"Goldman is to be congratulated for seeing the problem ahead of others and protecting itself from the impending failure of AIG," said William Poole, former president of the St. Louis Fed, in an interview last week. "It's not the responsibility of any private firm to determine what the public interest is -- that's why we have a government."

Goldman Sachs bought protection on about $20 billion in assets from AIG, meaning the company was counting on $10 billion from the insurer after the underlying holdings lost about half their value, Goldman Sachs Chief Financial Officer David Viniar said in a March conference call. The firm had "no direct exposure" to AIG because it held about $7.5 billion in collateral and hedged its remaining $2.5 billion risk to the firm's potential failure, Viniar said. The $7.5 billion tally includes trades unrelated to Maiden Lane.

Seldom Traded

"All we did was call for the collateral that was due to us under the contracts," Viniar said on March 20.

Arriving at a value for the swaps was "challenging" because of the dearth of pricing information for securities that seldom traded, increasing the possibility of disputes with counterparties about how much collateral was owed, AIG said in a November filing.

Joseph Cassano, who ran the AIG swaps unit until March 2008, told investors at a December 2007 conference that AIG rejected some banks' demands for collateral. The Department of Justice is probing whether Cassano, 54, misled investors and auditors about the contracts, a person familiar with the inquiry said in April. Joseph Warin, a lawyer for Cassano, didn't immediately return a call seeking comment.

'They Go Away'

"We have, from time to time, gotten collateral calls from people," Cassano said on Dec. 5, 2007. "Then we say to them, 'Well, we don't agree with your numbers.' And they go, 'Oh.' And they go away."

Credit-default swaps allow investors to buy protection against a possible default. The contracts pay the holder face value for the underlying securities or the cash equivalent should a borrower fail to repay debt.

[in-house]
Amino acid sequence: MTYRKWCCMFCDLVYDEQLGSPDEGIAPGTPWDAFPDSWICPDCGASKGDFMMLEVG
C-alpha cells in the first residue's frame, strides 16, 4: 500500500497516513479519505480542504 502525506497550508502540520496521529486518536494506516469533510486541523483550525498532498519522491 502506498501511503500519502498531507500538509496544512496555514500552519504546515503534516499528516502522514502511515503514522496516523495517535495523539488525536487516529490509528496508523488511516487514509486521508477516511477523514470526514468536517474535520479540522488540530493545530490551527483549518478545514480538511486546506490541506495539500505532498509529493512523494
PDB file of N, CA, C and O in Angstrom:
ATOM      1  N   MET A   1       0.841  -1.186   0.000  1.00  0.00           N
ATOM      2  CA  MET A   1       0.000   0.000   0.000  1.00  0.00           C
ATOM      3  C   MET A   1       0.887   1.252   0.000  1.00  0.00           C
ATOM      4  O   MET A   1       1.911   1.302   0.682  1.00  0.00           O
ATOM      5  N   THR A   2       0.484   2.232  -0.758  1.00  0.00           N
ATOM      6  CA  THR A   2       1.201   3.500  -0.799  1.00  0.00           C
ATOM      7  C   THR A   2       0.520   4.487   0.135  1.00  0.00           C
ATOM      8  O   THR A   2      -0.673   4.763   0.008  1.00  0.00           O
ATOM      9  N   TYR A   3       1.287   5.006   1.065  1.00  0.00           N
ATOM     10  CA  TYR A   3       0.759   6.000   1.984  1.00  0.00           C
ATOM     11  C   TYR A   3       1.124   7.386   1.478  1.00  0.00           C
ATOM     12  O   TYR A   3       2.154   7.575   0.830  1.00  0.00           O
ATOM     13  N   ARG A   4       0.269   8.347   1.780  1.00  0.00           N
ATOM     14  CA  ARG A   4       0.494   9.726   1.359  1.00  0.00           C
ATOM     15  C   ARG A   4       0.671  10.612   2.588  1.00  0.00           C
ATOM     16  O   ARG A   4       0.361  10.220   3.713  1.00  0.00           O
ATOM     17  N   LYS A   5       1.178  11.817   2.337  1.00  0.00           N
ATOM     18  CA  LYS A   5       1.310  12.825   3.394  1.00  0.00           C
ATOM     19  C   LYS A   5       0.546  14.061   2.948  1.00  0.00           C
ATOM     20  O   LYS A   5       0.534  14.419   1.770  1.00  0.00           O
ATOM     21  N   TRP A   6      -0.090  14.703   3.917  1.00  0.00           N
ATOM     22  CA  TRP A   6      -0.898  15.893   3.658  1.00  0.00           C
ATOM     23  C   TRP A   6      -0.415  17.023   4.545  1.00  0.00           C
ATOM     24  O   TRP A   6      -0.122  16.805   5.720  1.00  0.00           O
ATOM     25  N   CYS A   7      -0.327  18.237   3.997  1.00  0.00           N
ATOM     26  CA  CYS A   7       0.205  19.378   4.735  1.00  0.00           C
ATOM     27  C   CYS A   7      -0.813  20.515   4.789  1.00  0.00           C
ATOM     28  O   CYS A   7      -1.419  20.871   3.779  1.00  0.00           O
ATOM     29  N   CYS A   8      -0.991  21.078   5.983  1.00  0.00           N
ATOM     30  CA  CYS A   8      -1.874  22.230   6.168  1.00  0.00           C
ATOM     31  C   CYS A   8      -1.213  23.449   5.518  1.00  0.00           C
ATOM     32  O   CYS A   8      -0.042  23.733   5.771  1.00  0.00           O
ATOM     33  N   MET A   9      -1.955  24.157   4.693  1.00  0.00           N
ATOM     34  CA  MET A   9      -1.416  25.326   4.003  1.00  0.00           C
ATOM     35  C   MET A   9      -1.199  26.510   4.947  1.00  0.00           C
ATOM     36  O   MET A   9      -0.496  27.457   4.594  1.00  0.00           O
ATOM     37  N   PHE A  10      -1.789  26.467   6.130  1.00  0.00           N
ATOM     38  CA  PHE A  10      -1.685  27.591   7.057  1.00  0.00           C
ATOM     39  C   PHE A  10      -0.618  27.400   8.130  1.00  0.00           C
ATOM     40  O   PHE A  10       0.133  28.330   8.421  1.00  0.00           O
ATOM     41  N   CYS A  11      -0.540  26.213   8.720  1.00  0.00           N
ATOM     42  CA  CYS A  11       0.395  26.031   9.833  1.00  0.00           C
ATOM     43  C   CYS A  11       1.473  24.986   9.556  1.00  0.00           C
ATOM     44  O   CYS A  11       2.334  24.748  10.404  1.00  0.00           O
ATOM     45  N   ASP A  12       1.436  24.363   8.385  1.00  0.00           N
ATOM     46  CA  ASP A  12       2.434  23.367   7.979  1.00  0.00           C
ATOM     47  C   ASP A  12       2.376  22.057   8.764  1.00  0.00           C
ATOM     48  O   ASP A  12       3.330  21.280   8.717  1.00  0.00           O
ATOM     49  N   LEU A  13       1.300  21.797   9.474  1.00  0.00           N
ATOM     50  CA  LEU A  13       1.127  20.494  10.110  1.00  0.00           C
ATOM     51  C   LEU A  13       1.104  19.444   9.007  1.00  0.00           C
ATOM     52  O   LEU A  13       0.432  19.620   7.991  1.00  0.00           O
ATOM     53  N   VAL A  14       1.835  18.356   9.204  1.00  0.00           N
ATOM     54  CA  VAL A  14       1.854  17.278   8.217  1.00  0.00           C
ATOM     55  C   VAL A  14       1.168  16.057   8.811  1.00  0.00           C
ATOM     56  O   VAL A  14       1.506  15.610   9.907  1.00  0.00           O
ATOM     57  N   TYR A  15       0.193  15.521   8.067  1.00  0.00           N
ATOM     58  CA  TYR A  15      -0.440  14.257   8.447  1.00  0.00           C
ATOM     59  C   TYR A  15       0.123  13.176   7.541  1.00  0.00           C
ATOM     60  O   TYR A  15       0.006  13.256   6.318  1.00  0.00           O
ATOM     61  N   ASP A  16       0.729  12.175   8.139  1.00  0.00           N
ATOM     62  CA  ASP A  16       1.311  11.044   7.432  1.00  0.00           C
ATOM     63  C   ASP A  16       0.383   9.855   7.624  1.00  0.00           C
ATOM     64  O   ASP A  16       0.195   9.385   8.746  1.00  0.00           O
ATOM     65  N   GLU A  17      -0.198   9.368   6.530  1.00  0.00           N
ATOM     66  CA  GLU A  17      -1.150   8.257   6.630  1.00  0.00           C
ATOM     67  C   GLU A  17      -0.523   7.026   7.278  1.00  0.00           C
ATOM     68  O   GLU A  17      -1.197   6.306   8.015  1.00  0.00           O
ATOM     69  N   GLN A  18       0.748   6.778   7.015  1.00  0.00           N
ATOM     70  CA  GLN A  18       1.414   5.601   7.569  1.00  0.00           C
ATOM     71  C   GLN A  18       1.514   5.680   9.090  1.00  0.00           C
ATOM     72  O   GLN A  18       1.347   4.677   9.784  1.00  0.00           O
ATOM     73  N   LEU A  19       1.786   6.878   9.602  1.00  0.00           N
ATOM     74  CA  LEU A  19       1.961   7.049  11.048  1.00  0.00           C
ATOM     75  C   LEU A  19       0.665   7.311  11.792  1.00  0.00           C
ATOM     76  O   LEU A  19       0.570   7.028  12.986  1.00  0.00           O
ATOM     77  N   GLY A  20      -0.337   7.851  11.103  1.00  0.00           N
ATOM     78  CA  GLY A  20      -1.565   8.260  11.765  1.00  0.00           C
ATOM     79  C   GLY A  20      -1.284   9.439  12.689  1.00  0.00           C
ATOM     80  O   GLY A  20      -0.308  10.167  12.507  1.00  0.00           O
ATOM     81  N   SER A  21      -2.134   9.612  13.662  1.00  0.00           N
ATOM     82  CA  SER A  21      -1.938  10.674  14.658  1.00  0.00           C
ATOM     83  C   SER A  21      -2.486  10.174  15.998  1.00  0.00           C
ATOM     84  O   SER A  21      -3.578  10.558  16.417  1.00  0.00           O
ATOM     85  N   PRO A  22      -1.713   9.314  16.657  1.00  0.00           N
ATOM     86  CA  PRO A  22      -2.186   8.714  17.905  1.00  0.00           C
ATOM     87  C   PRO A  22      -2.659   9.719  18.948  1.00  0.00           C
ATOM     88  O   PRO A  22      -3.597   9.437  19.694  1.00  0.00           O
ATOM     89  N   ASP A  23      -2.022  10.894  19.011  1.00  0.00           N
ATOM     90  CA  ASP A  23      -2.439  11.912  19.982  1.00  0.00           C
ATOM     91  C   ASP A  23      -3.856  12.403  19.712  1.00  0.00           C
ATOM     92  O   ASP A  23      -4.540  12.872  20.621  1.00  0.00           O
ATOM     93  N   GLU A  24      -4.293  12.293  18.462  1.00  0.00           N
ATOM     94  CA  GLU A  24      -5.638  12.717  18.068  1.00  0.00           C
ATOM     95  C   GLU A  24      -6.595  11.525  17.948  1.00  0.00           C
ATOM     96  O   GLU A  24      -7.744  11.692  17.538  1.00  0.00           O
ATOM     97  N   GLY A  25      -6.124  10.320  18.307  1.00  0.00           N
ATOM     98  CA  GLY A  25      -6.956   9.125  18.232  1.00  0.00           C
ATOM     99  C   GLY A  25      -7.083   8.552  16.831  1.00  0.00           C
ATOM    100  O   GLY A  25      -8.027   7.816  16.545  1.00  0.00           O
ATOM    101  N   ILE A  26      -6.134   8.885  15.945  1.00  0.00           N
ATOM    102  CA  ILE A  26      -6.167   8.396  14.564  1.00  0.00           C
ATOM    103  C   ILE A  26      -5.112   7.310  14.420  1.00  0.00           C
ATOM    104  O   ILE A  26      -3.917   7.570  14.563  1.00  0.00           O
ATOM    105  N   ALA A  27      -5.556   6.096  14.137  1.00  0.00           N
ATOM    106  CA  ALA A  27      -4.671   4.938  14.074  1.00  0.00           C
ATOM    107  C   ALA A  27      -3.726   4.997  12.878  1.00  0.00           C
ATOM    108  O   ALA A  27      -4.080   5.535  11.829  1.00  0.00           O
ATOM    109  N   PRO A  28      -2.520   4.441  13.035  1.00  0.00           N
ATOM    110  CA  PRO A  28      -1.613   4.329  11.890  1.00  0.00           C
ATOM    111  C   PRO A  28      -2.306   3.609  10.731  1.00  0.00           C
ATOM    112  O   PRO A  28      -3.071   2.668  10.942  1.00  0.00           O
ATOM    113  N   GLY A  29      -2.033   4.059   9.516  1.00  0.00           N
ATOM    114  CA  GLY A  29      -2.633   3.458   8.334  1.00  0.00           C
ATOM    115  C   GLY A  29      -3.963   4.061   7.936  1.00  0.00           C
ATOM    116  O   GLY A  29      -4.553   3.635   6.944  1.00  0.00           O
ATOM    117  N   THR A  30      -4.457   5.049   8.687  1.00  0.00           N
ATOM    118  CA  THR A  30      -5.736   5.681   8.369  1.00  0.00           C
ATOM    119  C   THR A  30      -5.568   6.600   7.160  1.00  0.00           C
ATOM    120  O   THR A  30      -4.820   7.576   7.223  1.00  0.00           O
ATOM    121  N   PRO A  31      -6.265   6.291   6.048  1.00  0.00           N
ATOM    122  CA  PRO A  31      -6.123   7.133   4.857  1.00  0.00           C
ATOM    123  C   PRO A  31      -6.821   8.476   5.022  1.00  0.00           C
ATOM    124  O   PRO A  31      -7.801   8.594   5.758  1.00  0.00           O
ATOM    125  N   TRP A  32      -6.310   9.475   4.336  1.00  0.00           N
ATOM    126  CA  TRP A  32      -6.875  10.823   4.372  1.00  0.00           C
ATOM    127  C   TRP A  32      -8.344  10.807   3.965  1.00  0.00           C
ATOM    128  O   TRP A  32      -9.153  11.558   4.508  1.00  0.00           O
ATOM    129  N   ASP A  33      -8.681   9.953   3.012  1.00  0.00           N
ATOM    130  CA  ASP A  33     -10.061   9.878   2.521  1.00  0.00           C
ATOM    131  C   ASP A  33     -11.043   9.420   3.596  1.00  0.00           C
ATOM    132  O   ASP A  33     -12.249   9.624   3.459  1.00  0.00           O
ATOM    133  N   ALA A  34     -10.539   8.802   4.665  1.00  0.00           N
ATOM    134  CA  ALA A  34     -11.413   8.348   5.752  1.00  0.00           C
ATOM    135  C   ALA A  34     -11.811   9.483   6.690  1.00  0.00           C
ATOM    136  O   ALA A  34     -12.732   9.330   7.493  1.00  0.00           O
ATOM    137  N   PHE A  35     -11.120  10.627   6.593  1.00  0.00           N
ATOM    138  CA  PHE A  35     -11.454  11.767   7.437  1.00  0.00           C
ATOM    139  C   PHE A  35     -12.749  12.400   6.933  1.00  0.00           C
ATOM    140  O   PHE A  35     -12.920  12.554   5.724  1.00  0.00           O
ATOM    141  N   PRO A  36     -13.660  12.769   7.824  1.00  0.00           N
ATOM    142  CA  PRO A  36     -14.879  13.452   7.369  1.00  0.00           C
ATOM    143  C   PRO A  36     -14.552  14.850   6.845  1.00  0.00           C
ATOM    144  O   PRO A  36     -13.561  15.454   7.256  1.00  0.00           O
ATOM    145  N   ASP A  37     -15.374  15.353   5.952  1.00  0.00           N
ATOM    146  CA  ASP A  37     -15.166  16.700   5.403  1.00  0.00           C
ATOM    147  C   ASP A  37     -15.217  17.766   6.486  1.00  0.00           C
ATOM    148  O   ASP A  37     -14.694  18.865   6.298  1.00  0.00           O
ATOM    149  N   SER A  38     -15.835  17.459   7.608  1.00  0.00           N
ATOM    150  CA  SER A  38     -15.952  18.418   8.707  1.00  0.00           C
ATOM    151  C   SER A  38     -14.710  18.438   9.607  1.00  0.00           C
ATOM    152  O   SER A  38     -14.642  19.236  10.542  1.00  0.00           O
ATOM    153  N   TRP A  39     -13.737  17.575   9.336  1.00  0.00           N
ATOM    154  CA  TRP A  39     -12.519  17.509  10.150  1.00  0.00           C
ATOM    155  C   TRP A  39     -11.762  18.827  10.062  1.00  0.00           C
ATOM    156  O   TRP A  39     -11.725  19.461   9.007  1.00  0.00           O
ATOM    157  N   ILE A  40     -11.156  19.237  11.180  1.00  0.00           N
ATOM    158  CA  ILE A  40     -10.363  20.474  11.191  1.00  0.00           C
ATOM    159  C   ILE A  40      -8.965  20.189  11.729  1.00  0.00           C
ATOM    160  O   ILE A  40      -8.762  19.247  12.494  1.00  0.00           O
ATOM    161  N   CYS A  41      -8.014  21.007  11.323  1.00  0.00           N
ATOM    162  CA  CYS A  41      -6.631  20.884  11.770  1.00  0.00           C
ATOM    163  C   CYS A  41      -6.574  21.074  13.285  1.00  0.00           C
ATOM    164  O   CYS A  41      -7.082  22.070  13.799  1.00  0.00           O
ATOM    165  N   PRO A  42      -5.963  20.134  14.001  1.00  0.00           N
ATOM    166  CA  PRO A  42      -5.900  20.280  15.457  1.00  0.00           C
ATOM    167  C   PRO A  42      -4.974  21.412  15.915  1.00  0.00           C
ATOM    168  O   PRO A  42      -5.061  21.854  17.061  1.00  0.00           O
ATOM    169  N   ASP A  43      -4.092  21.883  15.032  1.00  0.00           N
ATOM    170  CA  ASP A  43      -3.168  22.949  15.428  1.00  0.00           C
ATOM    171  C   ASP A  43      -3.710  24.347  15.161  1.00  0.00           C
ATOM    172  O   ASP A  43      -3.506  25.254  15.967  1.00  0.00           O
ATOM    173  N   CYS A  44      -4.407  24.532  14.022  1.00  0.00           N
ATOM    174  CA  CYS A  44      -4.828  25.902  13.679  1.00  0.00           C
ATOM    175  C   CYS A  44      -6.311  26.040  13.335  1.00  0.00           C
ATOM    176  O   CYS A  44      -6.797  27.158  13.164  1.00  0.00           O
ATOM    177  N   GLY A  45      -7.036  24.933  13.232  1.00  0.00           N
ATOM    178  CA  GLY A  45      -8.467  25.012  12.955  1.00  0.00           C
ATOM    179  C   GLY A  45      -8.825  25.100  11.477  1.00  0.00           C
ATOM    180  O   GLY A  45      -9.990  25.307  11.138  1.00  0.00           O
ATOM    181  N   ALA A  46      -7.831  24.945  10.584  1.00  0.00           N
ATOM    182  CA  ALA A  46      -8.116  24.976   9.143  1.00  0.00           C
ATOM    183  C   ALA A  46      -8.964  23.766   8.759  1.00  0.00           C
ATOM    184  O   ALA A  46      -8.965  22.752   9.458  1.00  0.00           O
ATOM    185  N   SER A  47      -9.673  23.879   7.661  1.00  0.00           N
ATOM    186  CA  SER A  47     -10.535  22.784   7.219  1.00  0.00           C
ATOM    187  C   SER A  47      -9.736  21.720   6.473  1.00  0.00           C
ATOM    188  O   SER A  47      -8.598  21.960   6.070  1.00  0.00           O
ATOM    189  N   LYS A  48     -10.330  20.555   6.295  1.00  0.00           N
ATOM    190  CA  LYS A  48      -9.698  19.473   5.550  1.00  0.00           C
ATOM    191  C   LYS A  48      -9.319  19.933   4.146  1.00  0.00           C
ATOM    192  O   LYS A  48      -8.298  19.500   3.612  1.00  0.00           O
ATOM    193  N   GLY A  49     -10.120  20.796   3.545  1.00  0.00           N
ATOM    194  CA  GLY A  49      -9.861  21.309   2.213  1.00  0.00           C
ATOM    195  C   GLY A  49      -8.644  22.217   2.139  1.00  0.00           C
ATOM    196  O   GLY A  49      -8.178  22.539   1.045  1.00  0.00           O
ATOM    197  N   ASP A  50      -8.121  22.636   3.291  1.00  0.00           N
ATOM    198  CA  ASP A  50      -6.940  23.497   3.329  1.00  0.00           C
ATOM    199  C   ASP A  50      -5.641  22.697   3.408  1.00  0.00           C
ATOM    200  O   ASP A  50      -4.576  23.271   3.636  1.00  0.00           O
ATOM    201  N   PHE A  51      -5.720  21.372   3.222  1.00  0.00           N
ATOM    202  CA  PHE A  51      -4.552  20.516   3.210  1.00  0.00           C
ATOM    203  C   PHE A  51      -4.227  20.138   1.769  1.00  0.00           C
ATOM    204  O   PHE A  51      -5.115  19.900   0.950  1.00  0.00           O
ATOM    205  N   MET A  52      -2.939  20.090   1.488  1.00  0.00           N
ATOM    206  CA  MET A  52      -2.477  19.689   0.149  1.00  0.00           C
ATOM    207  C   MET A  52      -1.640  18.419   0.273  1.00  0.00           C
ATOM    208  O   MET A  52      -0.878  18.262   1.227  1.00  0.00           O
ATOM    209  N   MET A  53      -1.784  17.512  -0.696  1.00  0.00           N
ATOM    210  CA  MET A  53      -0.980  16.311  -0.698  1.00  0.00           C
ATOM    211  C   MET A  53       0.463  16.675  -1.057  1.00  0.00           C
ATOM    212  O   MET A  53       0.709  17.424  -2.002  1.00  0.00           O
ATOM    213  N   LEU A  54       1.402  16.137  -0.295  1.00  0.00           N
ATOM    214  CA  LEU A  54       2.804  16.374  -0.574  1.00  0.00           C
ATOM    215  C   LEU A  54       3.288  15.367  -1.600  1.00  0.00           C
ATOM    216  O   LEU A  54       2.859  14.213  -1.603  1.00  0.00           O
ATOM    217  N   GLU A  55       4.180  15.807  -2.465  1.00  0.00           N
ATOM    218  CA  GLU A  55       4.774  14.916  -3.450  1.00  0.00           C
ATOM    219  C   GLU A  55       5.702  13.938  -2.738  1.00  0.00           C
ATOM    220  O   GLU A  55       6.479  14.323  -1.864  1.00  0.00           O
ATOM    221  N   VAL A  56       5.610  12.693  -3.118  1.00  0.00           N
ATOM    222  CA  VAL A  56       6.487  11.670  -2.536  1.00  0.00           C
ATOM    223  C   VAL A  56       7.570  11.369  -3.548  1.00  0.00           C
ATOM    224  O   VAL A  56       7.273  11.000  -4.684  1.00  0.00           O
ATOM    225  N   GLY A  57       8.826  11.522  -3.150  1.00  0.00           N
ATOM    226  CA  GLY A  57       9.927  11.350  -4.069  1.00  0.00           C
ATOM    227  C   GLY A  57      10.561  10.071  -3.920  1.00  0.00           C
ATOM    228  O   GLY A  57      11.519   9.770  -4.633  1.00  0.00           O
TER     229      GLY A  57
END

Banks received the full face value to retire the Maiden Lane III holdings by being allowed to keep $35 billion in collateral and getting $27.1 billion in payments to retire the contracts.

"Our government effectively made a cash infusion through AIG and this Maiden Lane vehicle to Goldman and the other banks," said Haag Sherman, who helps oversee $7.5 billion as chief investment officer of Houston-based Salient Partners.

Goldman Sachs and JPMorgan were involved in a failed effort on the morning of Sept. 15 last year to save AIG with a $75 billion private credit line, AIG said in the November filing. Later that day, the insurer's credit rating was downgraded, triggering a fresh round of collateral calls and forcing the federal rescue.

Fed Contribution

The insurer said in November that Maiden Lane III would be funded by as much as $30 billion from the New York Fed, with AIG contributing up to $5 billion. A separate facility, with as much as $22.5 billion from the New York Fed, was established to wind down the insurer's securities-lending program.

In addition to the $52.5 billion for the two vehicles, the government committed to invest as much as $70 billion in the company and provided a $60 billion credit line.